In City of Houston v. Hill, 482 U.S. 451 (1987), the Supreme Court found a city ordinance prohibiting verbal abuse of police officers to be unconstitutionally overbroad and a criminalization of protected speech.
Hill was arrested under law prohibiting verbal abuse of police
Houston police had arrested Raymond Wayne Hill for yelling “Why don’t you pick on somebody your own size?” when a police officer arrested a friend of his.
The police then arrested Hill for violating an ordinance determining that “It shall be unlawful for any person to assault, strike or in any manner oppose, molest, abuse or interrupt any policeman in the execution of his duty, or any person summoned to aid in making an arrest.”
After his acquittal in municipal court, Hill filed a federal lawsuit seeking a declaratory judgment of the Houston law as unconstitutional. A federal district court rejected his claim, but a federal appeals court reversed, finding the ordinance to be unconstitutionally overbroad and criminalizing a substantial range of protected speech and conduct.
Court invalidated ordinance on First Amendment grounds
On appeal, the Supreme Court invalidated the ordinance by an 8-1 vote.
Justice William J. Brennan Jr., who authored the Court’s opinion, wrote that “the First Amendment protects a significant amount of verbal criticism and challenge directed at police officers.”
He added that the “freedom of individuals verbally to oppose or challenge police action without thereby risking arrest is one of the principal characteristics by which we distinguish a free nation from a police state.” He reasoned that the ordinance could not be read only to prohibit disorderly conduct or fighting words.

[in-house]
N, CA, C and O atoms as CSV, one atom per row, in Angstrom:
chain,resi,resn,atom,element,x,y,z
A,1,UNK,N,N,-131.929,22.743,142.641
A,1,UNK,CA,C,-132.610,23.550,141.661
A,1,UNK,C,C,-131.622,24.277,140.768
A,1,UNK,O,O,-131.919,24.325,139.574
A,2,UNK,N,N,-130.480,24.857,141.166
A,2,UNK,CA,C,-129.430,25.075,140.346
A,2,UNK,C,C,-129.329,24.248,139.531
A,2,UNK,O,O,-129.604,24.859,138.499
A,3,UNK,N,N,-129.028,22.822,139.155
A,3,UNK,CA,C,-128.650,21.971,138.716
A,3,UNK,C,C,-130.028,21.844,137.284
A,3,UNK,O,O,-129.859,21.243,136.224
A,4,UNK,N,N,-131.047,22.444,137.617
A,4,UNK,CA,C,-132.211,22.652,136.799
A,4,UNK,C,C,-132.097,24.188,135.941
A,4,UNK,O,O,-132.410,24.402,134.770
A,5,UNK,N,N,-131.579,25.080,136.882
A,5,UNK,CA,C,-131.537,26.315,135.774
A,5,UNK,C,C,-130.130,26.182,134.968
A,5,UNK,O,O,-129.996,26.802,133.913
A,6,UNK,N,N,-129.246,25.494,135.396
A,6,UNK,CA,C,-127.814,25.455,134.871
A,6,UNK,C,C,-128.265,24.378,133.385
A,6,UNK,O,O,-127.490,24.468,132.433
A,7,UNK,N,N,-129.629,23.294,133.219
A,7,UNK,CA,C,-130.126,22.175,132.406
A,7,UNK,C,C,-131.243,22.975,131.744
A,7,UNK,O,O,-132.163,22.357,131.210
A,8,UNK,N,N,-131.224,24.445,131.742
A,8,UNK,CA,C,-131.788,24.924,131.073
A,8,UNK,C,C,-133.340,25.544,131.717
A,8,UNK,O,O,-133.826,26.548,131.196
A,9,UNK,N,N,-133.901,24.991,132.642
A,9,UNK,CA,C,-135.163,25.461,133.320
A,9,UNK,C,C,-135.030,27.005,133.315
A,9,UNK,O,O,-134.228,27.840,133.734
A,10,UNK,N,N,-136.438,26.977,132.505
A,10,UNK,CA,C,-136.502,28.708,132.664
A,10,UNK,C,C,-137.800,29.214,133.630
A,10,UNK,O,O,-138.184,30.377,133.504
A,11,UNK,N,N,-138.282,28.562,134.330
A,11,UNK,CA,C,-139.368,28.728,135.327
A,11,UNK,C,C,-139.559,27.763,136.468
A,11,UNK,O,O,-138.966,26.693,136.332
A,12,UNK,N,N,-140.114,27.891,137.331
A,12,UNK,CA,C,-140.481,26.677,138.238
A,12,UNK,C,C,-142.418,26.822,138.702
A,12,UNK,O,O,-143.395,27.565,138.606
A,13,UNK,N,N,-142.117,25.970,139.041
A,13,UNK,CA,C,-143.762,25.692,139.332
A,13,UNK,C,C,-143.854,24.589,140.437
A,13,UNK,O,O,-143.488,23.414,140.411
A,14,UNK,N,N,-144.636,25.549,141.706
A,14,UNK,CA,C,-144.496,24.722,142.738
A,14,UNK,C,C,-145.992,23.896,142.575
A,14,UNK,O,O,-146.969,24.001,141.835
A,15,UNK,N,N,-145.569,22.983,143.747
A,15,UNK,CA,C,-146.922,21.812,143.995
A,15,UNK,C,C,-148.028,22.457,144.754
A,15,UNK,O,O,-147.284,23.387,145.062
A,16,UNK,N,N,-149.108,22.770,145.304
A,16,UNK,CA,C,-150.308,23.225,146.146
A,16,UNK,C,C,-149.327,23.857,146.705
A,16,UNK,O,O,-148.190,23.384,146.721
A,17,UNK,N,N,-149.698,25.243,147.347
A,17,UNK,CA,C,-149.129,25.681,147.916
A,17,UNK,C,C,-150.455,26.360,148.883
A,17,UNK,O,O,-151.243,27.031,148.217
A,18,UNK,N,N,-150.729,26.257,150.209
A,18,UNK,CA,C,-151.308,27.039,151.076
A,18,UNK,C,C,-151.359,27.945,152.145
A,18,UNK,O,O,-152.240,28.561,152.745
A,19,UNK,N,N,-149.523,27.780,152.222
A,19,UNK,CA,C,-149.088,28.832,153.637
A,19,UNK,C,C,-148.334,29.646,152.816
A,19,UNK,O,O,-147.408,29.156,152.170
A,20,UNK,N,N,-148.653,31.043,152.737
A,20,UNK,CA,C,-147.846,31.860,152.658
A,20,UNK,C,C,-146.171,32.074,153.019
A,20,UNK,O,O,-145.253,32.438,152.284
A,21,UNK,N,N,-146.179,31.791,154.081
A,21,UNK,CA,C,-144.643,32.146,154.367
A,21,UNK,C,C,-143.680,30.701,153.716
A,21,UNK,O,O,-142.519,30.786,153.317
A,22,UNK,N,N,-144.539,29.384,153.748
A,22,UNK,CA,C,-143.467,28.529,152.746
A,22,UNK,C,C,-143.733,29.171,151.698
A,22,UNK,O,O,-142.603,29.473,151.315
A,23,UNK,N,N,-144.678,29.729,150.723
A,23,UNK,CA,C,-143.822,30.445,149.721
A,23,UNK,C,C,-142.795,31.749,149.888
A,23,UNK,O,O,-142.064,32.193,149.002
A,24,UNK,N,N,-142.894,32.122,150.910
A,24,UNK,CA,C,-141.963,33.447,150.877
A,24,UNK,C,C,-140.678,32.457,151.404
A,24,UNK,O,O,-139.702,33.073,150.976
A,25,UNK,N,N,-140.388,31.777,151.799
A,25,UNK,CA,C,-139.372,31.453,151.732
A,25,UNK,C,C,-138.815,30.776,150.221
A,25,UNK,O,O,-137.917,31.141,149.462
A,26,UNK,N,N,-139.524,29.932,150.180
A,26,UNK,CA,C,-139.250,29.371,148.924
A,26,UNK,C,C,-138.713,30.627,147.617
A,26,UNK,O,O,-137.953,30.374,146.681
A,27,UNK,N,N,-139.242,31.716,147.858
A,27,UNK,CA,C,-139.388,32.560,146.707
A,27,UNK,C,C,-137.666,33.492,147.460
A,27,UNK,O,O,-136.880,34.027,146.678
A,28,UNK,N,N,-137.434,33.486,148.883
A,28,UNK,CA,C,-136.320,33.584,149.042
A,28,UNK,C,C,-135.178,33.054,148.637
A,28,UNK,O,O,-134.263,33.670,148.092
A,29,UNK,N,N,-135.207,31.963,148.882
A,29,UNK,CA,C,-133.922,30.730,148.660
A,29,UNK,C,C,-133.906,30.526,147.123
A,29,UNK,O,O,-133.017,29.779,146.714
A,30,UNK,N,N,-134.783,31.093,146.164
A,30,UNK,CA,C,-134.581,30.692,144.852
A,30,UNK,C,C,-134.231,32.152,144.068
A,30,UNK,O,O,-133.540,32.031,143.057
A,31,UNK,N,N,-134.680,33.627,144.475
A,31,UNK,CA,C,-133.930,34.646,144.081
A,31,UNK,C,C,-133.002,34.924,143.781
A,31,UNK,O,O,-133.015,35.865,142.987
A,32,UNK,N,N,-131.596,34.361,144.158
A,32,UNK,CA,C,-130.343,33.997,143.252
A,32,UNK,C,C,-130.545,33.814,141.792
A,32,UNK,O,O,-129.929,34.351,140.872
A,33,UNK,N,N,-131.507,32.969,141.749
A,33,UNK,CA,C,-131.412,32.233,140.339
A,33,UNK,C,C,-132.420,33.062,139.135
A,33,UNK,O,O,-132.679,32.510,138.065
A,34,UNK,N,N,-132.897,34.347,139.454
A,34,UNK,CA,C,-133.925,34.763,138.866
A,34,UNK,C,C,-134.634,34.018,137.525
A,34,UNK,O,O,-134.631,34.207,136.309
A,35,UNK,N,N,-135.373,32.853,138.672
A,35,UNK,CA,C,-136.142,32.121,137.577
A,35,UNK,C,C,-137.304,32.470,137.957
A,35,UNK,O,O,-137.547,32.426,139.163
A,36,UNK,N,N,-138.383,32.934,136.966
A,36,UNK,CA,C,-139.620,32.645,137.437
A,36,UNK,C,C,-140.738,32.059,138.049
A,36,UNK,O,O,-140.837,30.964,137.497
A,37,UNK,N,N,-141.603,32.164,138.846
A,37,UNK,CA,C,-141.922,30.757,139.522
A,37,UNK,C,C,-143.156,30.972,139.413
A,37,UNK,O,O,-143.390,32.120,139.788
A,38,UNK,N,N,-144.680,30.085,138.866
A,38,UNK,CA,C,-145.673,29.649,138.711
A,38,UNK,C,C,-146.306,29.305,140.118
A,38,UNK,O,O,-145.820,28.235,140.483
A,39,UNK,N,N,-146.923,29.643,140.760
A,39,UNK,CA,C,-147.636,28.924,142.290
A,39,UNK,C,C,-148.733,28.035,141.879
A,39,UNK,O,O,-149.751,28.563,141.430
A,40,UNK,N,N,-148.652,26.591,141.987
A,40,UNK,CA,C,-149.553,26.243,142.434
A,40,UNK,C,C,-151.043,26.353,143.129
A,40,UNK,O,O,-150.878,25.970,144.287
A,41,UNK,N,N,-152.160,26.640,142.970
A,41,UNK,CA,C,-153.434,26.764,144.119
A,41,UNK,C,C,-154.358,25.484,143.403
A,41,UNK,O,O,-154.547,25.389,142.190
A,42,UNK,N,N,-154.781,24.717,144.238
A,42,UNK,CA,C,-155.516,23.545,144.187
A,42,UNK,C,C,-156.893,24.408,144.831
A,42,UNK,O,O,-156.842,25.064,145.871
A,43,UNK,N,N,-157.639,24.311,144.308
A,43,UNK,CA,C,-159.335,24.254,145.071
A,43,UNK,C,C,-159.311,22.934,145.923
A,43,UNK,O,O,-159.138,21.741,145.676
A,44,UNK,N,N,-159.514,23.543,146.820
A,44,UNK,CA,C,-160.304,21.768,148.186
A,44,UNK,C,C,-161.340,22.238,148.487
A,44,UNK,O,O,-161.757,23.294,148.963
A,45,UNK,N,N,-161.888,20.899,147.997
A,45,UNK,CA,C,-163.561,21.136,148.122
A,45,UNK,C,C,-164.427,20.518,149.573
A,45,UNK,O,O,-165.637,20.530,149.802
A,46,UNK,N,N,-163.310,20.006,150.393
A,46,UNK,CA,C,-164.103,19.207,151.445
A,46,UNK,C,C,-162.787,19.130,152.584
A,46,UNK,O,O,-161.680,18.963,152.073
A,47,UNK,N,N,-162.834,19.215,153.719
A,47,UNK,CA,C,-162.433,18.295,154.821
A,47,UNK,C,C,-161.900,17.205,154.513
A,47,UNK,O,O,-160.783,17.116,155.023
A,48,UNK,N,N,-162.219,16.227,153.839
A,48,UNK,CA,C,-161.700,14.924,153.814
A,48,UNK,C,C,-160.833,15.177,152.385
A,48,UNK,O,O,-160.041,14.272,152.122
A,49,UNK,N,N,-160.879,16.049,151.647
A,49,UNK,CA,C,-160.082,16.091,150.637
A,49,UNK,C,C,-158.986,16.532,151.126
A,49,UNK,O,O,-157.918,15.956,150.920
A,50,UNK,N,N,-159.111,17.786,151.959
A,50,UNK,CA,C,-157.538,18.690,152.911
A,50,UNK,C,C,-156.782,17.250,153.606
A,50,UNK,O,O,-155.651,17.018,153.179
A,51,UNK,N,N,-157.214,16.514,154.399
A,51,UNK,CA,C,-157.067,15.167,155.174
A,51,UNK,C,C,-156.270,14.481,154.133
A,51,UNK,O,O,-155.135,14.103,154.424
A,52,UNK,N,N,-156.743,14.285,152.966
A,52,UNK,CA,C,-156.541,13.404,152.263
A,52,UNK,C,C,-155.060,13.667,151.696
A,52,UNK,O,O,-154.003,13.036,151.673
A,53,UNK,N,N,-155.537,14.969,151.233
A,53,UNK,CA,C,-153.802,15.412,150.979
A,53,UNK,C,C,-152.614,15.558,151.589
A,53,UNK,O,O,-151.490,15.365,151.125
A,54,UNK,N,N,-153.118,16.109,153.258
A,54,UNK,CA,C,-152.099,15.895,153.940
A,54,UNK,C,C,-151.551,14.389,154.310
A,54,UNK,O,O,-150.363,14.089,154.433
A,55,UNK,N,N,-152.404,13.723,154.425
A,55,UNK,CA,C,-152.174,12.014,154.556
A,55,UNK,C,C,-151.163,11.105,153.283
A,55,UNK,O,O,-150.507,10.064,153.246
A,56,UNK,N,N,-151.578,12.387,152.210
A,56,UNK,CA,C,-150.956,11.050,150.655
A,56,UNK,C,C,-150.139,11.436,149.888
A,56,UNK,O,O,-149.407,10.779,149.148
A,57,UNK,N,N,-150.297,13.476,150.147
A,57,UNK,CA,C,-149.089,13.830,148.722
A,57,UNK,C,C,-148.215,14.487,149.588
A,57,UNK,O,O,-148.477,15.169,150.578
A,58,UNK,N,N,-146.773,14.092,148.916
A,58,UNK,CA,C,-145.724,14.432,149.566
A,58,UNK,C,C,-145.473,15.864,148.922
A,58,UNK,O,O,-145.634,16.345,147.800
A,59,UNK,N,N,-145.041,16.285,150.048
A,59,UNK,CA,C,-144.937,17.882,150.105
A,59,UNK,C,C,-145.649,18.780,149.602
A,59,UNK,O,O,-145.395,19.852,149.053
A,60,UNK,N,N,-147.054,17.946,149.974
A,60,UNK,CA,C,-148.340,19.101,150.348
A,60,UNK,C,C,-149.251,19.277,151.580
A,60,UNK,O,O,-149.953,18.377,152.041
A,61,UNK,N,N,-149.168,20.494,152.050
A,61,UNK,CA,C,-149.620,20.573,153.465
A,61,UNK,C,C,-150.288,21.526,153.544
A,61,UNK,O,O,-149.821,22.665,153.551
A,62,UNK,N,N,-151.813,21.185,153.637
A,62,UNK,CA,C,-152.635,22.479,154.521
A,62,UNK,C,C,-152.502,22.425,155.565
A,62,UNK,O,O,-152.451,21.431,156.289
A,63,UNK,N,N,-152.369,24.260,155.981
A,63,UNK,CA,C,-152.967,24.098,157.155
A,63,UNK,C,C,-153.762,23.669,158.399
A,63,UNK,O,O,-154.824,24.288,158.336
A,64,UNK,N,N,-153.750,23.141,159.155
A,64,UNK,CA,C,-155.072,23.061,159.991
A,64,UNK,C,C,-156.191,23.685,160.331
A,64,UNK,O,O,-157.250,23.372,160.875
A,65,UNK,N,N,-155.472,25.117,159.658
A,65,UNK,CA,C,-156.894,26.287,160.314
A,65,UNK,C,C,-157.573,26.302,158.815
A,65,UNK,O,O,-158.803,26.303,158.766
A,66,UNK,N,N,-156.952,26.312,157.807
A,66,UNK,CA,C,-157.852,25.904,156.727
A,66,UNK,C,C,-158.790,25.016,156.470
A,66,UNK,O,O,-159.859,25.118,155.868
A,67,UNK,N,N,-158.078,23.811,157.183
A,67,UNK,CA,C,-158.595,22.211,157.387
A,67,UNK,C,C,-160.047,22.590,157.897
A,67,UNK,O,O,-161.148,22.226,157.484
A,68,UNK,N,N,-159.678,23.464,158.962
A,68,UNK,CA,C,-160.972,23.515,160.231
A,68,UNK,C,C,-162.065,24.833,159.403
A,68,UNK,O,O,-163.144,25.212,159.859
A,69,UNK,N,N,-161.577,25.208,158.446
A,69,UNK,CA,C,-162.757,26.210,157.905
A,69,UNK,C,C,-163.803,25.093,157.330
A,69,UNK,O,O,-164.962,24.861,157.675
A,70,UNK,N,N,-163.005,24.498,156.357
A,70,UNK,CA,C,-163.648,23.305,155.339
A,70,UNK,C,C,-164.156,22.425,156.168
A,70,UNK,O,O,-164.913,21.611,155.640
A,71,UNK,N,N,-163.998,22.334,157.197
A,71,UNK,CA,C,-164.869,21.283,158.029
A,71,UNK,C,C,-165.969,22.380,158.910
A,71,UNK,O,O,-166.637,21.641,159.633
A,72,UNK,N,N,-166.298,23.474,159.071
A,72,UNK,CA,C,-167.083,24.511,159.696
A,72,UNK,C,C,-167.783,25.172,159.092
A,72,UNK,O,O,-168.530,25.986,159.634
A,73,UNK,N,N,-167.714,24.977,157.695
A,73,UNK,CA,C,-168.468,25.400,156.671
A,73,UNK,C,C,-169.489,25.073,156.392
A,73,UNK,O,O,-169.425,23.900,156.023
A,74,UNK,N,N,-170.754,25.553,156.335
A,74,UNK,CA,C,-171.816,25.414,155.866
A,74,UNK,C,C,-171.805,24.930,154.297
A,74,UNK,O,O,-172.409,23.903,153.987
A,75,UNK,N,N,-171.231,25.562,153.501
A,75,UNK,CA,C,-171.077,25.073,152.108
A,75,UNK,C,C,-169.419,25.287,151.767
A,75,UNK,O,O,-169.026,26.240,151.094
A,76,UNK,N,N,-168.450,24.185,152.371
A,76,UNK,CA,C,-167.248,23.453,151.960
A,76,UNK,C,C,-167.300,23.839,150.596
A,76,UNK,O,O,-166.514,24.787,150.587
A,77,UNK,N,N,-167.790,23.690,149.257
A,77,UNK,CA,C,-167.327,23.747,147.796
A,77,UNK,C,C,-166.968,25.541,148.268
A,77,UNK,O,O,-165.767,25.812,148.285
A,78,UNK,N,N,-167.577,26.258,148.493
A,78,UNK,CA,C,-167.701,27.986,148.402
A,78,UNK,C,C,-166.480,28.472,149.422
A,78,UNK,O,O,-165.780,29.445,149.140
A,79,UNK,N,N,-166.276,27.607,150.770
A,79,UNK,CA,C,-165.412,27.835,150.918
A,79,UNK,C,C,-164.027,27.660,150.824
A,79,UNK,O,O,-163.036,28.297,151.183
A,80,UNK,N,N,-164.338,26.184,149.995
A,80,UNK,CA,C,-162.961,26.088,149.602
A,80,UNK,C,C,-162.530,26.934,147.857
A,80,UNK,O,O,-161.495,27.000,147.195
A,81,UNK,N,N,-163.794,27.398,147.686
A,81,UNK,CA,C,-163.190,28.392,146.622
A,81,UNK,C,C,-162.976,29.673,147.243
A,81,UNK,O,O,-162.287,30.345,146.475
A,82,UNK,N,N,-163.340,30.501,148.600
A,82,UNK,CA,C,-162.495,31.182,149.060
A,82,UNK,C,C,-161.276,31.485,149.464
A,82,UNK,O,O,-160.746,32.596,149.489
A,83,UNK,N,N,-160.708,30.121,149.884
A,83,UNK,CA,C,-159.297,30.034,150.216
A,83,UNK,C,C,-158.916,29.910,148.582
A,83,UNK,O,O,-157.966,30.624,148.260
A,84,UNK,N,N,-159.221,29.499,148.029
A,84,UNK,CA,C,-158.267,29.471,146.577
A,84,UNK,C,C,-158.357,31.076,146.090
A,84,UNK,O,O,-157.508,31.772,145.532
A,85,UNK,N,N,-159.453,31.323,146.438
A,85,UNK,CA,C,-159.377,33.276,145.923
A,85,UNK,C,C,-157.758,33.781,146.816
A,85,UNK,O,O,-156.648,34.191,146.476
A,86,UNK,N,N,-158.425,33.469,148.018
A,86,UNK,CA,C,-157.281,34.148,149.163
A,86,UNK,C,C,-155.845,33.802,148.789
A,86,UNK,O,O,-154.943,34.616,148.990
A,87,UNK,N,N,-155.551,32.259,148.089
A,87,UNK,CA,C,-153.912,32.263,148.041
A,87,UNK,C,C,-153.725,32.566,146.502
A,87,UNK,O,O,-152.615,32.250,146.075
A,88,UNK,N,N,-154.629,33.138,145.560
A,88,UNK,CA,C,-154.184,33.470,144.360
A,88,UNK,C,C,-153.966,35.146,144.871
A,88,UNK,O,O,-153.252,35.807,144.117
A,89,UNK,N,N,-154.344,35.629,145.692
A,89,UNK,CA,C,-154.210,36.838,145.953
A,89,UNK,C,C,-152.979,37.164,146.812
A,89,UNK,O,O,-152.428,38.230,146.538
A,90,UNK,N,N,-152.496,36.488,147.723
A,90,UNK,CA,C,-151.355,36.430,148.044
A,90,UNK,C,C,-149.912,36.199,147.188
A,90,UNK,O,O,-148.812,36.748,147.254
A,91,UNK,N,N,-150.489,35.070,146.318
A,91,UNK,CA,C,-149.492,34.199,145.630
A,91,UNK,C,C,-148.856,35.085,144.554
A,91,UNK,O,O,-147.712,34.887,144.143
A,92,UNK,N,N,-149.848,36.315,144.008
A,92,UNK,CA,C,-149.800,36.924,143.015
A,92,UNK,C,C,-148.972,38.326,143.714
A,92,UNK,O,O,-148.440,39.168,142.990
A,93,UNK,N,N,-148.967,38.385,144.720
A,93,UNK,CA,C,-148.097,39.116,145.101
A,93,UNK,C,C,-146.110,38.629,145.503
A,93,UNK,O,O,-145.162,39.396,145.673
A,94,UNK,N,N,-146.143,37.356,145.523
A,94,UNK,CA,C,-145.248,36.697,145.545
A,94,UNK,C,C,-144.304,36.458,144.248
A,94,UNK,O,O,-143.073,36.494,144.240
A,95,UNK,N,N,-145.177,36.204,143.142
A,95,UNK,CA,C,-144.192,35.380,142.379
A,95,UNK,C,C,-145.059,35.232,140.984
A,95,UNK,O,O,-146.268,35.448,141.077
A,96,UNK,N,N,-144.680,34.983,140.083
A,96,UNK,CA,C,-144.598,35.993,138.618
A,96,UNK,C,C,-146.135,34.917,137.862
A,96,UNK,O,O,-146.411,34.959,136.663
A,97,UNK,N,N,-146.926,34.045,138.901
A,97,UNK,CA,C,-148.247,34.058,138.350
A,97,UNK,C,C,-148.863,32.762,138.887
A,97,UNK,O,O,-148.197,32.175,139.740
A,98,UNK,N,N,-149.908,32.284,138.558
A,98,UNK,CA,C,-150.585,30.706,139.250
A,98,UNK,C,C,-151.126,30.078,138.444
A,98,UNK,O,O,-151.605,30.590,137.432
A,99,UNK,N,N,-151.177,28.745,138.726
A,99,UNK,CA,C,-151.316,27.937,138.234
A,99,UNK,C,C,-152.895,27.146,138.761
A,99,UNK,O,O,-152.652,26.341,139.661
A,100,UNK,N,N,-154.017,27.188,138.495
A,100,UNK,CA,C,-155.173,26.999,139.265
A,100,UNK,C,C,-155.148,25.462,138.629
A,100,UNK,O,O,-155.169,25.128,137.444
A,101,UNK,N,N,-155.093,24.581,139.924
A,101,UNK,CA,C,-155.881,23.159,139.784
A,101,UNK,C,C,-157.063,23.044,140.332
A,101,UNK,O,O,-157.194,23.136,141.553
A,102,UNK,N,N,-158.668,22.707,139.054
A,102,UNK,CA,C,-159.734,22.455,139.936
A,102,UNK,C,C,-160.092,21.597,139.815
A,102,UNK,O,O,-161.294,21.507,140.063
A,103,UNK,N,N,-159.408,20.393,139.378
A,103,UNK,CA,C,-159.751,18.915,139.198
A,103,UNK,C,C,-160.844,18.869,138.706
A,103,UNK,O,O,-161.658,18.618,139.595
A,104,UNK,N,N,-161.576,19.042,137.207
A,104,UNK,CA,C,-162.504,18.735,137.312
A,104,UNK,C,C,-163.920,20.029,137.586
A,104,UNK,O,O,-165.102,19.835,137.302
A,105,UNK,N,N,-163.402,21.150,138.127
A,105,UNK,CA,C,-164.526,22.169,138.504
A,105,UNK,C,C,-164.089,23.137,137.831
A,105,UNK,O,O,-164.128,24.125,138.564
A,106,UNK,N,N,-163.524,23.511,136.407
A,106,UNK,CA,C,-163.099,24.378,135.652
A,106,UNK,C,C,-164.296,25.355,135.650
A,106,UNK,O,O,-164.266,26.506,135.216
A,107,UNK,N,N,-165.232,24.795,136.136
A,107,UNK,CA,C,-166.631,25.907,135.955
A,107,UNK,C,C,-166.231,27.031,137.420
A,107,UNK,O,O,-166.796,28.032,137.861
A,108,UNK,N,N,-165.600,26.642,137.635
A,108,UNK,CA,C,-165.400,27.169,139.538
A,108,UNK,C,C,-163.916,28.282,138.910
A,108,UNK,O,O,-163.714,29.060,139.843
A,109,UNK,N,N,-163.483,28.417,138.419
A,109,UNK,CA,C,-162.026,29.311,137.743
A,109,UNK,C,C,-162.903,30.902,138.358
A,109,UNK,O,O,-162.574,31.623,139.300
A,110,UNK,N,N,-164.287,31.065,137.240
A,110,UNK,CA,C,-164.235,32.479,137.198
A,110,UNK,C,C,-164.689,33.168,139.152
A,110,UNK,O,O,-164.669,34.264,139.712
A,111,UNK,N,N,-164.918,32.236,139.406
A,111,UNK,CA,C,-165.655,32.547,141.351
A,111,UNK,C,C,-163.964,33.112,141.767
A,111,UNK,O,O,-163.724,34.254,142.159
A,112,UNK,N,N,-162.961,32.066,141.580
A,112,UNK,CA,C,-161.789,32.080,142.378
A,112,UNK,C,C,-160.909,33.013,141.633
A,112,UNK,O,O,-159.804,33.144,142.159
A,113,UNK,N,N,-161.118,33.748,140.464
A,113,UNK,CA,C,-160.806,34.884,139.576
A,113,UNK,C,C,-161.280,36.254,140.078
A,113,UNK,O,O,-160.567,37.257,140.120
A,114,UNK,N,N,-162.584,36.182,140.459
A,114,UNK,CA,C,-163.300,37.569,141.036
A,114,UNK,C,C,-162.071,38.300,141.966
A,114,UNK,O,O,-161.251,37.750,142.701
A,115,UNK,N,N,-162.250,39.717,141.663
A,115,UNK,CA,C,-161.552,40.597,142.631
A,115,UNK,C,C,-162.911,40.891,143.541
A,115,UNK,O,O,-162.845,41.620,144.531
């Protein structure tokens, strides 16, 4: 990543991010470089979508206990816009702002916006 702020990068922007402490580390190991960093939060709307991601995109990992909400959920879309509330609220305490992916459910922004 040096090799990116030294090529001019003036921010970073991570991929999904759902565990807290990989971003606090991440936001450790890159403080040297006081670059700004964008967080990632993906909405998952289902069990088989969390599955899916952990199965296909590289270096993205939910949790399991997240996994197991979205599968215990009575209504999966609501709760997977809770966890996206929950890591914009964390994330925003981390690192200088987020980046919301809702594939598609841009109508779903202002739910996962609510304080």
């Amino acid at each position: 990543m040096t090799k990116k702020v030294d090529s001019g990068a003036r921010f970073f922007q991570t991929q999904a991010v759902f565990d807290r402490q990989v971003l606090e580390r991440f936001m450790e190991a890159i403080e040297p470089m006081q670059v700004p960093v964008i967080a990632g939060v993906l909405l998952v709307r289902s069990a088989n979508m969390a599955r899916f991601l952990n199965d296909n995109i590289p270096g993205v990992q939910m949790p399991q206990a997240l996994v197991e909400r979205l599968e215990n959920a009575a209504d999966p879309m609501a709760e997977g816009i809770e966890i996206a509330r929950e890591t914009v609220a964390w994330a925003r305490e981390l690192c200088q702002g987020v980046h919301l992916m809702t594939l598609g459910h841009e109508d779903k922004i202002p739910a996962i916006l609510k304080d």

Justice Lewis F. Powell Jr. concurred in finding the ordinance unconstitutional, but he questioned the breadth of Brennan’s analysis. “In many situations, speech of this type directed at police officers will be functionally indistinguishable from conduct that the First Amendment clearly does not protect,” Powell wrote.
Chief Justice William H. Rehnquist dissented, finding that the Court should not invalidate the ordinance before the Texas Supreme Court had had a chance to interpret the law.
David L. Hudson, Jr. is a law professor at Belmont who publishes widely on First Amendment topics. He is the author of a 12-lecture audio course on the First Amendment entitled Freedom of Speech: Understanding the First Amendment (Now You Know Media, 2018). He also is the author of many First Amendment books, including The First Amendment: Freedom of Speech (Thomson Reuters, 2012) and Freedom of Speech: Documents Decoded (ABC-CLIO, 2017). This article was originally published in 2009.